While referring to this passage, we are reminded by its termination of a remark, which we cannot understand, in Bishop Thirlwall's History of Greece, in which he says, in reference to the time of Homer,—“Their name was not yet given to portions of the day; these the poet usually describes by the civil occupations belonging to them; as, the morning, by the filling of the marketplace; the noon, as the time when the woodcutter rests from his toil, and takes his repast; the evening, as the unyoking of the oxen, or as the time when the judge quits the seat of justice." The last line of the passage here alluded to distinctly names (unless, writing where we cannot verify our recollection, we be mistaken) the three parts of the day, at any of which death might strike its victim, as morning, evening, ʼn μeσov hμap. Does he mean that the hours were not distinguished?

possess the masterpieces of several languages rather than of one. It were difficult to imagine a vehicle of expression better suitedto the varied powers of the Epic Muse than the old Homeric; to the tenderness of amatory complaint, than the Lesbian Æolic; to the mingled gravity and impetuosity of the triumphal lyre, than the Doric of Pindar; or to the precision and energy of dialogue, prose narratives and oratory, than the Attic of Aristophanes, Thucydides, and Demosthenes.

"The above remarks apply chiefly to the flourishing ages of Greece, when a spirit of independance" (independence)" animated the institution of every state, and the breast of every citizen. With the decisions of the national character, the establishment of a dominant influence in the political commonwealth was attended, as in other ages and countries, by a corresponding effect in the republic of letters. The preponderance of Attic genius had procured a certain ascendancy to the Attic tongue, even prior to the subjection of Greece to the Macedonians. One great object of this semi-barbarous power, from its first rise into importance, was to establish a claim to the pure Hellenic character, and, by consequence, to promote Hellenic habits and associations among its subjects. As the most effectual means of attaining this end, they adopted the Attic as the court dialect, took the literature and science of Athens under their especial patronage, and established them as models in the new schools founded under their own auspices. Alexandria thus became the metropolis of arts and letters, and the Attic, as it prevailed in that court, slightly modified by provincial peculiarities the classical dialect of the whole Hellenic world."-Vol. I. 124-6.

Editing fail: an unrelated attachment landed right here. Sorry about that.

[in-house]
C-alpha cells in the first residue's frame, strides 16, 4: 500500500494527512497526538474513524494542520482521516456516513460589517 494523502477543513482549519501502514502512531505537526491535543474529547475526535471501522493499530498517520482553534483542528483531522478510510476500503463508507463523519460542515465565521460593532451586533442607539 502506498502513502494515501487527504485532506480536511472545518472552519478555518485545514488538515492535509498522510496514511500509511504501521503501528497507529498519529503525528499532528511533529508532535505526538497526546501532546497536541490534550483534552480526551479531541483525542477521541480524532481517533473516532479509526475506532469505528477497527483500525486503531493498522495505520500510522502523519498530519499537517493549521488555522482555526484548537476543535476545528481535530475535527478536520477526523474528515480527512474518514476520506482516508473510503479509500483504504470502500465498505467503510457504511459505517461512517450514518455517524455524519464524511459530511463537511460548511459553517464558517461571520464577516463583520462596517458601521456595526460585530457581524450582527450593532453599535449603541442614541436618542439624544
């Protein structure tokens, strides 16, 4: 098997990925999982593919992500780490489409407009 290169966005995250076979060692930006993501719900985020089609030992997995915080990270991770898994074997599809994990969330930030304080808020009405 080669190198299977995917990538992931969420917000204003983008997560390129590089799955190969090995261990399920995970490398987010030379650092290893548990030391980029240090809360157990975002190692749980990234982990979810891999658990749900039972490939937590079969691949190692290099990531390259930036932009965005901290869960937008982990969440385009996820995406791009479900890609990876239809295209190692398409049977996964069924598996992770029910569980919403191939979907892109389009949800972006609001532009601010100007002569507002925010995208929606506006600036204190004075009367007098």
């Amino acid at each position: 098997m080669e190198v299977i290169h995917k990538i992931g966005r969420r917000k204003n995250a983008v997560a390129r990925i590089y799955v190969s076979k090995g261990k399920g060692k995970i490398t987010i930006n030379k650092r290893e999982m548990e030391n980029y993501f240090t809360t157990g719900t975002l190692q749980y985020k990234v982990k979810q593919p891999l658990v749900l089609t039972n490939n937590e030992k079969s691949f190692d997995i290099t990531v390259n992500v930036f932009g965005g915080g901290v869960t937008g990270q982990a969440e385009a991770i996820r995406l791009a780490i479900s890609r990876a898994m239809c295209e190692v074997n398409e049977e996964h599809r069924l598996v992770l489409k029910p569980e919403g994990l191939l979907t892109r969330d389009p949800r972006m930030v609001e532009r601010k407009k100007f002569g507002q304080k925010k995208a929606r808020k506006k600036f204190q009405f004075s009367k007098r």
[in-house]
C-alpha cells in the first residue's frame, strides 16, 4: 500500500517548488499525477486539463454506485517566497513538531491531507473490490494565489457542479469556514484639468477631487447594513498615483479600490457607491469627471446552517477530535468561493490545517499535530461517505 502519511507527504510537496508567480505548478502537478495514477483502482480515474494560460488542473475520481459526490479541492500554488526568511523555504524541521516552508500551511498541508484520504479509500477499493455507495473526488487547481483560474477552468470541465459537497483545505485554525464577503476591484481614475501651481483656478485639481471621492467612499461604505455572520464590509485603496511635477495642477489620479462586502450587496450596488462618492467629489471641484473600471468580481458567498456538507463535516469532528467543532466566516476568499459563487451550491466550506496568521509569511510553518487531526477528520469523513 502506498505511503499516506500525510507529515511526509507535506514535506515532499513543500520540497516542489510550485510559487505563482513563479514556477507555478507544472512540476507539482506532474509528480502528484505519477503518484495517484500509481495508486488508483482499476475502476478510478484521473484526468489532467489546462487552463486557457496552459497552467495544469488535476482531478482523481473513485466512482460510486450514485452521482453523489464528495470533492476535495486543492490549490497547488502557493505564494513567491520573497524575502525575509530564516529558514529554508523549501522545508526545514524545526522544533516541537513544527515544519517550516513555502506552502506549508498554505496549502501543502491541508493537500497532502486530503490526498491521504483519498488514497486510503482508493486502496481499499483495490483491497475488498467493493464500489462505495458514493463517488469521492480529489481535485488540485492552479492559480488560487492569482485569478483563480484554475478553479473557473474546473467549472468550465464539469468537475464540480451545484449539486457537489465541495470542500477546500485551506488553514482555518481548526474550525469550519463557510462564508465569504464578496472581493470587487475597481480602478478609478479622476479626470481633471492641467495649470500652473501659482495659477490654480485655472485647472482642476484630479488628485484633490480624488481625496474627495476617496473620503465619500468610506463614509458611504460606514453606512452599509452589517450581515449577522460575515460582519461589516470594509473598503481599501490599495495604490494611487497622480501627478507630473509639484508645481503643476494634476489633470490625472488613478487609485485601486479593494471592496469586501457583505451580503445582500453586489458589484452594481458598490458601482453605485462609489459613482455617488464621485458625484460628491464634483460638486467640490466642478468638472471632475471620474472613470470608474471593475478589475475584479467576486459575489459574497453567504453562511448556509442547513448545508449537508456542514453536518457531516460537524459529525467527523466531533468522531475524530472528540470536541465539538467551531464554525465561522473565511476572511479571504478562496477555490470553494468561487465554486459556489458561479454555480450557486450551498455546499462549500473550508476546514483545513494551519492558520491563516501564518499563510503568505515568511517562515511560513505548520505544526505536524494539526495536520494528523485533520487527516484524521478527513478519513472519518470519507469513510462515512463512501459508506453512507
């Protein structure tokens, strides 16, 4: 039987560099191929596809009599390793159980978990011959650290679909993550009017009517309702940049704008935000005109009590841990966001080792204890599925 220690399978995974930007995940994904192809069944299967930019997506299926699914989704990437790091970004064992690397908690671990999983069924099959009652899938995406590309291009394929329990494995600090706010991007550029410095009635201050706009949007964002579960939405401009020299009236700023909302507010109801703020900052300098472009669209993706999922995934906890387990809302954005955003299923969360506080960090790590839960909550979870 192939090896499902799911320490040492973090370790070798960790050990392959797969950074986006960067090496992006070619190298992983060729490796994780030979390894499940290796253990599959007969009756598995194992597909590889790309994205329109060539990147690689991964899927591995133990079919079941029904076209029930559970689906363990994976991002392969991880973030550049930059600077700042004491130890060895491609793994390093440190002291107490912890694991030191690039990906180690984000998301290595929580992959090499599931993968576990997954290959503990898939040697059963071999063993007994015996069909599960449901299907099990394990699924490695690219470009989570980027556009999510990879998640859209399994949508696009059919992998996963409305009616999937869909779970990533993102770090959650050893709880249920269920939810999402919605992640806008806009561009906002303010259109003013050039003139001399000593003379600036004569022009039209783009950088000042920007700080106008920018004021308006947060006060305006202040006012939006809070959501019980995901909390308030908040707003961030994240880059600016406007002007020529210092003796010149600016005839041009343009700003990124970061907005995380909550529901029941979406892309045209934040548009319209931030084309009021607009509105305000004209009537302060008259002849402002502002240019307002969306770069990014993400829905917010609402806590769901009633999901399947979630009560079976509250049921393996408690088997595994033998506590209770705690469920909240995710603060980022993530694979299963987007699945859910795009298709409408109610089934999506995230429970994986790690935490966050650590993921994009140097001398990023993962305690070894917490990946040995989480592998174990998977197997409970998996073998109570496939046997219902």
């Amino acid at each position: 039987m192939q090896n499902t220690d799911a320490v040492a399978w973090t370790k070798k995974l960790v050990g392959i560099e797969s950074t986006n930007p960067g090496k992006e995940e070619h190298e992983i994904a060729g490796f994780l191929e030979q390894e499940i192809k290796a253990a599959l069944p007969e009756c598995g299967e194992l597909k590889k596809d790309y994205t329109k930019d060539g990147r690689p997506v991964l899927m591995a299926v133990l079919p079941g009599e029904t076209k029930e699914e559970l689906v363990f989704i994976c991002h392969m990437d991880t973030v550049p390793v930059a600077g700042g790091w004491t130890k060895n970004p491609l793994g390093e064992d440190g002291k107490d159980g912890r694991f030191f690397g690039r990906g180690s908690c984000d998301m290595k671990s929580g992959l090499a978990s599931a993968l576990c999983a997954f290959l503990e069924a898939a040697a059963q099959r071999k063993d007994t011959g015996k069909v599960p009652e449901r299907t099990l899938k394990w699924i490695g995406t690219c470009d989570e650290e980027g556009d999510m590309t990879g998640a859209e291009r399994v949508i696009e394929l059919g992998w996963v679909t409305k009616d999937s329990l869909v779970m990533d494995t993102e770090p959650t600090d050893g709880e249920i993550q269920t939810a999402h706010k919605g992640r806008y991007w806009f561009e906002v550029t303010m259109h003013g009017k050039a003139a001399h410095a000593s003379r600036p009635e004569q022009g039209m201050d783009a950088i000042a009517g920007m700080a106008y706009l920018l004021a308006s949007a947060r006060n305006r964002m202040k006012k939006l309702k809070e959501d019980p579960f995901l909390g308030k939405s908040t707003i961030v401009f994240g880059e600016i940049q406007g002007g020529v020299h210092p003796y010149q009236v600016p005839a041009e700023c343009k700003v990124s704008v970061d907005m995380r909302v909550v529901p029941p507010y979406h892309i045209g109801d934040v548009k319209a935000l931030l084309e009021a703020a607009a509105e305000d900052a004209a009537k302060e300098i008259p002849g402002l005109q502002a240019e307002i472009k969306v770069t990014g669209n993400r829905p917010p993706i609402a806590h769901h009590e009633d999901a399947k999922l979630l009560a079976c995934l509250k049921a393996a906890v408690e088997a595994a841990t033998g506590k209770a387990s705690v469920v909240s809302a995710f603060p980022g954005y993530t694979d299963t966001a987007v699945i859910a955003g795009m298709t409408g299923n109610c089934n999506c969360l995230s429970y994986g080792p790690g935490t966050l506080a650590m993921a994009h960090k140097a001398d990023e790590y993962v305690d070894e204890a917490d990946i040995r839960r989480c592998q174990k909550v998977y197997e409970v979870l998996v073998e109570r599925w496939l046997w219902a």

Our author, like many hearty admirers, is also a hearty hater-and as, among theologians, the nearer the schools, the greater the hate, so in this case it is the ancient Epic and Epic Poet, coming nearest to the Iliad and to Homer, which most move his disapprobation; but indeed, from the point of view at which he takes the Poem, with very good reason. The incompletenesses and disproportions of the Eneid are truly great. But it is hard always to overlook the fact that Virgil had not finished the Poem, and did not publish it.


"This excellence of Homer will appear the more remarkable, as contrasted with the striking inferiority of his most distinguished successor, in regard to the same important feature, amid the full light of ethic science and philosophy. The hero of the Æneid is held up by its author as a model of piety and virtue. But how